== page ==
Sunday, August 15, 2010

Attending Your First Field Trial

Field trials are a great adventure to accompany your well-bred Vizsla.  An adventure complete with the great outdoors, good company, friendly competition, and watching our dogs do what they do best: HUNT.

Now that I am hooked, I want others to experience the joy of following their dog in competition.  But that isn't the best part of it.  The best part is the daily training and honing of both your and your dog's skills.

Just finished the audio book, "A Dog's Purpose."  These amazing animals that we have brought into our lives deserve a "purpose."  Doing field trials is just one of the many ways we can change from being pet owners to owners of dogs with a purpose.

Here is a slightly modified article by Ms. Greenlee and Mr. Webb about attending your first field trial. I have substituted Vizsla as the dog breed.

Martha H. Greenlee and David A. Webb
copyright ©

If you have never been to a field trial, you might consider attending one. Field trials are family events, so plan on bringing your family, your Vizsla, and spending the day outdoors.

Who knows, you might decide that you want to compete with your dog in the field. Field trialers usually don’t start out field trialing. Some of them begin bird hunting with their dogs before getting hooked on the sport. Others begin by showing their dogs in confirmation or obedience or buying their Vizsla pups as pets. There are many different organizations, including the American Kennel Club and the American Field, that sponsor field events, and the rules vary depending on which organization sponsors the trial.

A field trial is made up of different stakes (individual events). Each stake is defined by a dog’s age and ability. Here is some information about the different types of stakes that may be offered if you plan to attend an AKC walking or horseback field trial.

To compete in a puppy stake, a puppy must be between six and fifteen months old. If a puppy has game contact, the handler may be required to fire a blank gun. Puppies run for at least fifteen minutes, but no more than thirty minutes.

To compete in a derby stake, a derby dog must be between six months to two years old. A derby dog must establish point. If handlers are within gun range, they must fire a blank gun. Derby dogs run for twenty to thirty minutes.

To compete in a gun dog stake, a dog has to be at least six months old, be steady-to-wing-and-shot, and back (honor) if the opportunity presents itself. Gun dogs run at least thirty minutes.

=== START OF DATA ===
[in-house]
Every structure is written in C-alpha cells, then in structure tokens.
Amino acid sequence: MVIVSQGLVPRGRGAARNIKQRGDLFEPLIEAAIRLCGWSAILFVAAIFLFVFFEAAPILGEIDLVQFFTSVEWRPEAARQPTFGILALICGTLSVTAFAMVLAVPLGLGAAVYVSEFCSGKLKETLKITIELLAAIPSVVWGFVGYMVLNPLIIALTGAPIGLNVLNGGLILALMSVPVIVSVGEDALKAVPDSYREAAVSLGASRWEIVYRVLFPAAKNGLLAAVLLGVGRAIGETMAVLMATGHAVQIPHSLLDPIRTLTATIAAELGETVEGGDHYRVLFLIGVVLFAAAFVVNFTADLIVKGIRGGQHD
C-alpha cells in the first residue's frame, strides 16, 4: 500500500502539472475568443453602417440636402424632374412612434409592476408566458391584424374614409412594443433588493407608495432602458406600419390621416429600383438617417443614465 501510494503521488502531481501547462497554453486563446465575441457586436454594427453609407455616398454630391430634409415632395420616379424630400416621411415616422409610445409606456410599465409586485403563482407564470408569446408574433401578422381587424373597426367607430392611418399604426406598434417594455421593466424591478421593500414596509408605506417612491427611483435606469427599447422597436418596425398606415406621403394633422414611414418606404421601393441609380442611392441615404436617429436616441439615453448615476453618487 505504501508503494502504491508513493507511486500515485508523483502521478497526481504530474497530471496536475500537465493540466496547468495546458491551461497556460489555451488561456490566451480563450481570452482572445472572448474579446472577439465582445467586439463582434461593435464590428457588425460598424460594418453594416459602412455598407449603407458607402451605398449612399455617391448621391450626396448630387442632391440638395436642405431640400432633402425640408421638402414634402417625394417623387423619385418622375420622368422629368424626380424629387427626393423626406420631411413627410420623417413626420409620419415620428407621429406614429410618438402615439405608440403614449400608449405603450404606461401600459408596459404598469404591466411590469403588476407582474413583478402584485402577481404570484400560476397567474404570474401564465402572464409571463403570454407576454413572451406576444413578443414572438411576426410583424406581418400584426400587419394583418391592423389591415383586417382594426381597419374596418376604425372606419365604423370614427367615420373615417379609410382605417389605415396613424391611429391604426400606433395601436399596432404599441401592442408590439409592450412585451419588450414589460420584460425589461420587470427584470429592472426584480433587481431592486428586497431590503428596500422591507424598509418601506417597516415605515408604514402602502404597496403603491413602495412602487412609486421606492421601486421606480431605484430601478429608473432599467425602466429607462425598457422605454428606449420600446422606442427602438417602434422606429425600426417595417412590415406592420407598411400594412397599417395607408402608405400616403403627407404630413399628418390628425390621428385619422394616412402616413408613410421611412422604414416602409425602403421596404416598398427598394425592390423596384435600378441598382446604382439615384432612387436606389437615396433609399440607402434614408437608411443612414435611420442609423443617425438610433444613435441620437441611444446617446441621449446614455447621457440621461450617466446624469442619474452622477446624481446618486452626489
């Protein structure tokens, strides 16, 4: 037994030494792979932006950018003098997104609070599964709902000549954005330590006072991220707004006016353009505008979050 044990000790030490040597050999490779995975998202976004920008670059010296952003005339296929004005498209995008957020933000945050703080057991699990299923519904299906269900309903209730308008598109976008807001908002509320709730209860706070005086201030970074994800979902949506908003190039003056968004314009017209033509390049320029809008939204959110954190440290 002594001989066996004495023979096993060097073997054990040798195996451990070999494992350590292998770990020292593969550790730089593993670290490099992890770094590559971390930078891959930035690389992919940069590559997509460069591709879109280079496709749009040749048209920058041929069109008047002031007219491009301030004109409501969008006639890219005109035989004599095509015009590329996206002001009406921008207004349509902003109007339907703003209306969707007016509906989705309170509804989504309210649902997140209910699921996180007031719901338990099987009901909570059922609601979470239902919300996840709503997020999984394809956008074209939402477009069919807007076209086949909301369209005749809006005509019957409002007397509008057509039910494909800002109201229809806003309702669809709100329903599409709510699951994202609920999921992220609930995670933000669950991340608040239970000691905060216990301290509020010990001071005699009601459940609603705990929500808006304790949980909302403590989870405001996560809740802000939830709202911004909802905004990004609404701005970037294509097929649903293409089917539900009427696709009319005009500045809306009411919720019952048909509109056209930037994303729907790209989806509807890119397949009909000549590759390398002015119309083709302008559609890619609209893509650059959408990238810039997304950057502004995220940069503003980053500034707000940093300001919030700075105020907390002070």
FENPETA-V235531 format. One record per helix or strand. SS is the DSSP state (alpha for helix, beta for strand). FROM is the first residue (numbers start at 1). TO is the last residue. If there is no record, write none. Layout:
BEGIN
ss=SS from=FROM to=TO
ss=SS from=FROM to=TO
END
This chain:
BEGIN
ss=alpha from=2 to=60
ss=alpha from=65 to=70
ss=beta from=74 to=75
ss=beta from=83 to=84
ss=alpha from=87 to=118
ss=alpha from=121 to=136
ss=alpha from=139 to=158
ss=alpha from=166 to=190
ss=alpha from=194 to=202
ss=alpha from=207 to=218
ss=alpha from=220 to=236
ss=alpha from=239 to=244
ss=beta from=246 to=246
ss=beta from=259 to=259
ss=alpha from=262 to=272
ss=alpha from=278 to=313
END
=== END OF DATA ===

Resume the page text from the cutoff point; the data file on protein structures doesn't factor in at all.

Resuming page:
An all-age stake is the same as a gun dog stake, but an all-age dog must show more independence and hunt beyond gun range.

Each stake is made up of braces. A brace is a pair of dogs that run together. The number of braces depends on the number of entries. If twenty dogs are entered in a gun dog stake, there are ten gun dog braces. A running order is determined by a drawing and is printed up before the day of the trial.

When it is time for a specific brace to run, the two handlers take their dogs to the line on leads and break them away (release the dogs). A thirty-minute course can cover two to three miles of ground. The handlers walk or ride behind the dogs and try to keep them on course by singing and using their whistles. Two judges, one for each handler, follow. Two scouts, one for each handler, look for the dogs if they get off course or are ridden past where they are on point. The scouts must stay behind the judges.

 The gallery, which is made up of people on foot or horseback, follows and must also stay behind the judges.
At a weekend trial the gallery may have twenty to thirty people in it, while at a national championship, the gallery may be in the hundreds.

Quail or other game birds have been released on the course, and the dogs have to find and point them.

 Dogs are judged on their desire to hunt, on the way they cover the ground, and on their manners. The dog that comes closest to the standard for each stake wins. Winning dogs receive points towards their field championships, and winning handlers receive ribbons and trophies.

Field trials are competitive events, but they are also social events for dogs and handlers. Dogs enjoy the friendly atmosphere and interact with other dogs and people on a variety of grounds. Handlers are competitive, but this competitive spirit does not interfere with the sportsmanship and the fellowship that are integral elements of the sport. Since field events are held throughout the year, they are a way of enjoying hunting with your dog year round and sharing the comradery that comes with the sport.

The Wonderful World of Sporting Dogs-WHAT IS A FIELD TRIAL?
The Wonderful World of Sporting Dogs-WHAT IS A FIELD TRIAL?

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